A medical epidemic is one of the worst scenarios a hospital can face — when a significant portion of the population is suddenly struck with a life-threatening illness.
Indiana is facing the equivalent of an epidemic that threatens the health of our people: Nearly 15 percent of our state’s population is without health insurance. Of the 860,000 Hoosiers at risk from a medical and economic disaster because they lack health insurance, more than half are children from low-income families.
But we can do something now to prevent this epidemic.
Using $10.5 billion in matching funds from the federal government, Indiana can expand coverage to 300,000 uninsured Indiana residents — your friends and neighbors who have fallen into the dreaded coverage gap. They are the hard-working Hoosiers who earn too much income to qualify for traditional Medicaid but not enough to qualify for tax credits and subsidies through the Health Insurance Marketplace.
When more Hoosiers have access to health care, we all benefit from lower premiums. And hospitals can protect existing high-paying jobs, as well as create new ones to serve a growing market of health care consumers.
Twenty-six other states have already chosen to expand coverage, including those bordering Indiana: Michigan, Ohio, Kentucky and Illinois. We want to do this the Hoosier way, using a responsible and fiscally sound design based on the Healthy Indiana Plan, which currently provides health care benefits for 40,000 enrollees and is a proven success.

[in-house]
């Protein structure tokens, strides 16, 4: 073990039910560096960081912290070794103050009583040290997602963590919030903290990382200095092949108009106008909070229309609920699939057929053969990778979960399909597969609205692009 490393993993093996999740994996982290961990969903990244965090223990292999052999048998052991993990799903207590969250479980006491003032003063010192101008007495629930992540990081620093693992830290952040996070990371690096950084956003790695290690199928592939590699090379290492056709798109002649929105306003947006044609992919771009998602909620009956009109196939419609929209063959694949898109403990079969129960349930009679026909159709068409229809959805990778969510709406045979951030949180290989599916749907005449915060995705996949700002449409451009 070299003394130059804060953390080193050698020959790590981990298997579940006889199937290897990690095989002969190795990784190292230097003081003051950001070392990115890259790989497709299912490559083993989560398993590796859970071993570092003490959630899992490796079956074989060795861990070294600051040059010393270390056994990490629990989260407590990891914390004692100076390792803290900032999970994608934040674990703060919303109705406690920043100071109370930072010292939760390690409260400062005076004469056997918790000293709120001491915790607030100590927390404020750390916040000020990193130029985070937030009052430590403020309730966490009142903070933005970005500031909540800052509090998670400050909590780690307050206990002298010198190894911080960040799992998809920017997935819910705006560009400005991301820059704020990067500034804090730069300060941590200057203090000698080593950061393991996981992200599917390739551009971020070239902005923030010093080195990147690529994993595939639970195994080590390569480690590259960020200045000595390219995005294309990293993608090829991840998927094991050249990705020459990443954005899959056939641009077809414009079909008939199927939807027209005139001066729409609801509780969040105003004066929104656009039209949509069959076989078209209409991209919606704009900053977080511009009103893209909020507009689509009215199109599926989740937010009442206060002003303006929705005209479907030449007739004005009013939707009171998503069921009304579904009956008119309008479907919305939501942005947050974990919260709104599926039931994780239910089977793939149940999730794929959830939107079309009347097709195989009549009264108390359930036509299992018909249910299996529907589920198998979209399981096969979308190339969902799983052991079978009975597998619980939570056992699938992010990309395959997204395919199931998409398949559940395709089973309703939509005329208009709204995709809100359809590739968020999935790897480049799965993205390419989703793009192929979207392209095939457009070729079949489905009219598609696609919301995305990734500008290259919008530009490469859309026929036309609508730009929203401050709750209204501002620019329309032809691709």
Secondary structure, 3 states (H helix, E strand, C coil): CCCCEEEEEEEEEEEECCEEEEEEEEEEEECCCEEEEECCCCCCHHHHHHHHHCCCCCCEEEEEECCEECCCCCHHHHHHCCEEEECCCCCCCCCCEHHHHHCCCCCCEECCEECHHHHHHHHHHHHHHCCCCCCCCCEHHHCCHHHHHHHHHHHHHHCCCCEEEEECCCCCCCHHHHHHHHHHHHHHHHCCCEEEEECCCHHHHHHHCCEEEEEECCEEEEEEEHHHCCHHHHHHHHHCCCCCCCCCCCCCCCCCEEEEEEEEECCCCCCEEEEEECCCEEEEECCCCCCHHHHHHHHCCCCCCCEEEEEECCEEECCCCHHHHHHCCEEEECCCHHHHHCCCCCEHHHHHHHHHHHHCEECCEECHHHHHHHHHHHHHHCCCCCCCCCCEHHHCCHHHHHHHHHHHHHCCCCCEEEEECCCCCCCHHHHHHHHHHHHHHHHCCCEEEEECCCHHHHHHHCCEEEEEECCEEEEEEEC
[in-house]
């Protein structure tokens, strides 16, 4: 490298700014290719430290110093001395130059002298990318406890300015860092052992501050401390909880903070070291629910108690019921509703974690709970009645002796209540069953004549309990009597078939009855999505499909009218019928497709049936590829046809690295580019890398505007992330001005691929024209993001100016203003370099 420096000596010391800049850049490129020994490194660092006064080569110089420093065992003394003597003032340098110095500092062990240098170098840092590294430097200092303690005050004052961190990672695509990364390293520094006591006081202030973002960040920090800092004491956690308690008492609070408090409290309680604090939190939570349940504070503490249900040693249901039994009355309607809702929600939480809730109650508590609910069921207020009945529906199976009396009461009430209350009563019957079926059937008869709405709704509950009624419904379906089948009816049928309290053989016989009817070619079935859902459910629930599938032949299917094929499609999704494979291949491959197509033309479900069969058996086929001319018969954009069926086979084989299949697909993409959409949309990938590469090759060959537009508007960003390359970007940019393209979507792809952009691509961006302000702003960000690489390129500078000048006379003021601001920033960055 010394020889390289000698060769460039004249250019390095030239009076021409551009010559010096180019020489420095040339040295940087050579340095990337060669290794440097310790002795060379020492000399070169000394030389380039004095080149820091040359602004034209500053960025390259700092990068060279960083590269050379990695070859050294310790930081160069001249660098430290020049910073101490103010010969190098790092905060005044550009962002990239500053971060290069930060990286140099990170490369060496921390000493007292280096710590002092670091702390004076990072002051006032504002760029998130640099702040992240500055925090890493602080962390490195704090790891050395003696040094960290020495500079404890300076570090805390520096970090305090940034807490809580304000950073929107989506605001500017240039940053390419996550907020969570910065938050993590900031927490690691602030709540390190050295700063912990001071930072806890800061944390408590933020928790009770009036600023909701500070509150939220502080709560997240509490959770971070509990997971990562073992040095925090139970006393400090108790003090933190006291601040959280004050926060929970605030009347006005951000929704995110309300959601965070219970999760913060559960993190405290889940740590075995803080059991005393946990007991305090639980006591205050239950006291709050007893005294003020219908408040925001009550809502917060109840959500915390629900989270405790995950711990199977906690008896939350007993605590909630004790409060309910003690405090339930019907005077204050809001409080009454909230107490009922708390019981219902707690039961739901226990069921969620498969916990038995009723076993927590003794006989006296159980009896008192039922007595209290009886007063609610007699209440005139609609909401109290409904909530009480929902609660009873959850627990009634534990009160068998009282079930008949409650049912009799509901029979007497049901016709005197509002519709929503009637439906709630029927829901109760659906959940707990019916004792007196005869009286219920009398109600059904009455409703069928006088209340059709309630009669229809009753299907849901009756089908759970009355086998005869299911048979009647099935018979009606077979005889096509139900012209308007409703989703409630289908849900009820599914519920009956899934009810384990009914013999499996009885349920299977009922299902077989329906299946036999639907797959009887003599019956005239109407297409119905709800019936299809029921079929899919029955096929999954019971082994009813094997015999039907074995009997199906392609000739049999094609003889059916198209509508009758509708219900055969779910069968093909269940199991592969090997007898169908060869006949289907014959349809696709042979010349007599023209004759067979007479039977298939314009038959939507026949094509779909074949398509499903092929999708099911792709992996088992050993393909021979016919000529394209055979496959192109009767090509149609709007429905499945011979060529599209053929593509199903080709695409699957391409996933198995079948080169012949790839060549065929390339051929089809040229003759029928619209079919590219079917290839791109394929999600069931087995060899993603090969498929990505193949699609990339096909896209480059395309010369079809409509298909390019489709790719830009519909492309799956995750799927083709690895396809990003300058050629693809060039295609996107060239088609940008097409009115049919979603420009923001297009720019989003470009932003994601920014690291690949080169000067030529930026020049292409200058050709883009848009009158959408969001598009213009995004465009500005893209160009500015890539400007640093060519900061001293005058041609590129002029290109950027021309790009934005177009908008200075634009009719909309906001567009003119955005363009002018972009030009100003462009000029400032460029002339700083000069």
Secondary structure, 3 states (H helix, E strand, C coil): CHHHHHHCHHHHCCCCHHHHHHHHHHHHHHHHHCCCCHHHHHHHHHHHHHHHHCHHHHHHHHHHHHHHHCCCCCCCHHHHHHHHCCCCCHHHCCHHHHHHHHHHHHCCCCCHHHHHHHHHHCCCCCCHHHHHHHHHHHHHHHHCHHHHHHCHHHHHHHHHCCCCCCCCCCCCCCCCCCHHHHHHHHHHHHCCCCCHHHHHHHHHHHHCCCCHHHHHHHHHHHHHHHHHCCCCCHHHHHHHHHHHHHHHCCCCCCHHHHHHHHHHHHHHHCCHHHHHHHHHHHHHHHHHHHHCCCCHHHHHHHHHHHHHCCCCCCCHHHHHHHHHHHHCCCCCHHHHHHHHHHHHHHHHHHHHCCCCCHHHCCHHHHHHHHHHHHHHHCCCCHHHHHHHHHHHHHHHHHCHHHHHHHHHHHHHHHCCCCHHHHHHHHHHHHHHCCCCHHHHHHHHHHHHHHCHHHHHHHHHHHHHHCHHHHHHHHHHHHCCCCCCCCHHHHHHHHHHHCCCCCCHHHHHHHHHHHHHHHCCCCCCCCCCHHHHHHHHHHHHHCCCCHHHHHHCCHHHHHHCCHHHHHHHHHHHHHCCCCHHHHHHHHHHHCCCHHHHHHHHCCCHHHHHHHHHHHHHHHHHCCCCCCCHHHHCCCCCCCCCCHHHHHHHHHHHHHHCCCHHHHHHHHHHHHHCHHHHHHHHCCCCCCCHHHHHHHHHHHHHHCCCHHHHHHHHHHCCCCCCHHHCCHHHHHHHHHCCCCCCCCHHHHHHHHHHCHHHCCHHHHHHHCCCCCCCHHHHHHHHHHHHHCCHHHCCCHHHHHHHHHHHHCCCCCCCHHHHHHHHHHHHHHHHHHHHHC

How would we pay for such an expansion? We already are. Each of us is paying for coverage expansion in the form of federal tax dollars. By agreeing to expand coverage, we can bring those tax dollars back into our state to fund coverage for 300,000 Indiana residents. As a result, the average family would save as much as $677 in annual premiums.
Businesses would save substantial monies as well. According to a report by Jackson Hewitt Tax Service, large employers may be required to pay higher federal tax penalties in states that choose not to expand coverage, as high as
$34 million here in Indiana. On the other hand, if the plan to provide greater health care coverage is approved, employers can avoid such financial burdens, better predict health insurance expenses and enjoy higher productivity from a healthier workforce — all factors that contribute to their bottom line.
Without coverage expansion, hospitals are bracing for dire times. As part of the Affordable Care Act, payment cuts at Indiana hospitals will total $3.8 billion over the next 10 years, cuts that would be offset if uninsured patients had access to health care coverage.
Already strapped with providing $3 billion in uncompensated care for the uninsured every year, failure to expand coverage threatens the very survival of many hospitals, especially safety-net hospitals that serve patients in urban and rural and areas, resulting in limited access and a loss of medical innovation.
Closing hospitals or cutting back on services would also be disastrous for the economic health of communities because hospitals are one of the largest employers in many areas. Hospitals employ more than 120,000 Hoosier workers and generate more than $33 billion in state economic activity. If approved, coverage expansion would further generate $108 million in new state and local tax revenue. That kind of economic engine is what we need to move Indiana forward.
Clearly, the need to expand coverage in Indiana is great, and the urgency is real for the 300,000 Hoosiers who deserve access to quality health care. Indiana Hospital Association is optimistic about the progress achieved thus far between Gov. Mike Pence and U.S. Health and Human Services Secretary Kathleen Sebelius and their discussions on this important issue.
By responsibly expanding coverage to the uninsured, everyone benefits, and Indiana can become a healthier, better place for all of us to live and work.
For more information about expanding health care coverage in Indiana and to find ways to get involved, visit Expand INCoverage.org.
Douglas J. Leonard is the president of the Indiana Hospital Association and the former CEO of Columbus Regional Hospital.